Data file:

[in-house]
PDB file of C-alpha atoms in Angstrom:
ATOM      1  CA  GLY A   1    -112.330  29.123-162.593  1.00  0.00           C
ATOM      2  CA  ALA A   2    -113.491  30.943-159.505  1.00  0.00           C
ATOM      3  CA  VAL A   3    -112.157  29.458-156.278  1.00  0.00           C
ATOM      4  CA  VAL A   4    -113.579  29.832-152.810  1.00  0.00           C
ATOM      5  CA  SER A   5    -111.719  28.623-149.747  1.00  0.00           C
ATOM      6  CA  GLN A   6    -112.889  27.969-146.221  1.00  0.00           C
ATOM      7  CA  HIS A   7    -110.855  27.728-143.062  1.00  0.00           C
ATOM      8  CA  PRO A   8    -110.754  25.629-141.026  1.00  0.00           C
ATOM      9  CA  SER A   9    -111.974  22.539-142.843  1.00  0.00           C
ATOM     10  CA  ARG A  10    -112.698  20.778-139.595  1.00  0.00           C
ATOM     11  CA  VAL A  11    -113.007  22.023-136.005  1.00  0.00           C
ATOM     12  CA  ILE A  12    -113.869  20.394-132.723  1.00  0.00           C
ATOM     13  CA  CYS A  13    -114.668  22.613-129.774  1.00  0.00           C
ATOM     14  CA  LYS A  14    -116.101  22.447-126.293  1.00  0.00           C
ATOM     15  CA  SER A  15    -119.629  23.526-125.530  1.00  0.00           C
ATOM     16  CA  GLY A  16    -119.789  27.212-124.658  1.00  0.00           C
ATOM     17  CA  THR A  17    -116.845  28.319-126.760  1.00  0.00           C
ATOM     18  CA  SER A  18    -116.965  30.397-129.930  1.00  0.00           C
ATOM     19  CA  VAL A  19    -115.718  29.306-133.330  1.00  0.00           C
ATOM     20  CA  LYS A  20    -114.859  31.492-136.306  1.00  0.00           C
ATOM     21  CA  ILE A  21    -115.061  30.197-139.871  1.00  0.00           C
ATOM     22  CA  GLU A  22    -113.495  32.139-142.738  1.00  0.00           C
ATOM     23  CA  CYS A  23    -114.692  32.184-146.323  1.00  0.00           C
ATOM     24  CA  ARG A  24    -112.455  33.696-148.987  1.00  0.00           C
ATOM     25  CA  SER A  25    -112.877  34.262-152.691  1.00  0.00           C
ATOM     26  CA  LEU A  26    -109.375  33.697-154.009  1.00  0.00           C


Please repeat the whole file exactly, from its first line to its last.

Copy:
[in-house]
PDB file of C-alpha atoms in Angstrom:
ATOM      1  CA  GLY A   1    -112.330  29.123-162.593  1.00  0.00           C
ATOM      2  CA  ALA A   2    -113.491  30.943-159.505  1.00  0.00           C
ATOM      3  CA  VAL A   3    -112.157  29.458-156.278  1.00  0.00           C
ATOM      4  CA  VAL A   4    -113.579  29.832-152.810  1.00  0.00           C
ATOM      5  CA  SER A   5    -111.719  28.623-149.747  1.00  0.00           C
ATOM      6  CA  GLN A   6    -112.889  27.969-146.221  1.00  0.00           C
ATOM      7  CA  HIS A   7    -110.855  27.728-143.062  1.00  0.00           C
ATOM      8  CA  PRO A   8    -110.754  25.629-141.026  1.00  0.00           C
ATOM      9  CA  SER A   9    -111.974  22.539-142.843  1.00  0.00           C
ATOM     10  CA  ARG A  10    -112.698  20.778-139.595  1.00  0.00           C
ATOM     11  CA  VAL A  11    -113.007  22.023-136.005  1.00  0.00           C
ATOM     12  CA  ILE A  12    -113.869  20.394-132.723  1.00  0.00           C
ATOM     13  CA  CYS A  13    -114.668  22.613-129.774  1.00  0.00           C
ATOM     14  CA  LYS A  14    -116.101  22.447-126.293  1.00  0.00           C
ATOM     15  CA  SER A  15    -119.629  23.526-125.530  1.00  0.00           C
ATOM     16  CA  GLY A  16    -119.789  27.212-124.658  1.00  0.00           C
ATOM     17  CA  THR A  17    -116.845  28.319-126.760  1.00  0.00           C
ATOM     18  CA  SER A  18    -116.965  30.397-129.930  1.00  0.00           C
ATOM     19  CA  VAL A  19    -115.718  29.306-133.330  1.00  0.00           C
ATOM     20  CA  LYS A  20    -114.859  31.492-136.306  1.00  0.00           C
ATOM     21  CA  ILE A  21    -115.061  30.197-139.871  1.00  0.00           C
ATOM     22  CA  GLU A  22    -113.495  32.139-142.738  1.00  0.00           C
ATOM     23  CA  CYS A  23    -114.692  32.184-146.323  1.00  0.00           C
ATOM     24  CA  ARG A  24    -112.455  33.696-148.987  1.00  0.00           C
ATOM     25  CA  SER A  25    -112.877  34.262-152.691  1.00  0.00           C
ATOM     26  CA  LEU A  26    -109.375  33.697-154.009  1.00  0.00           C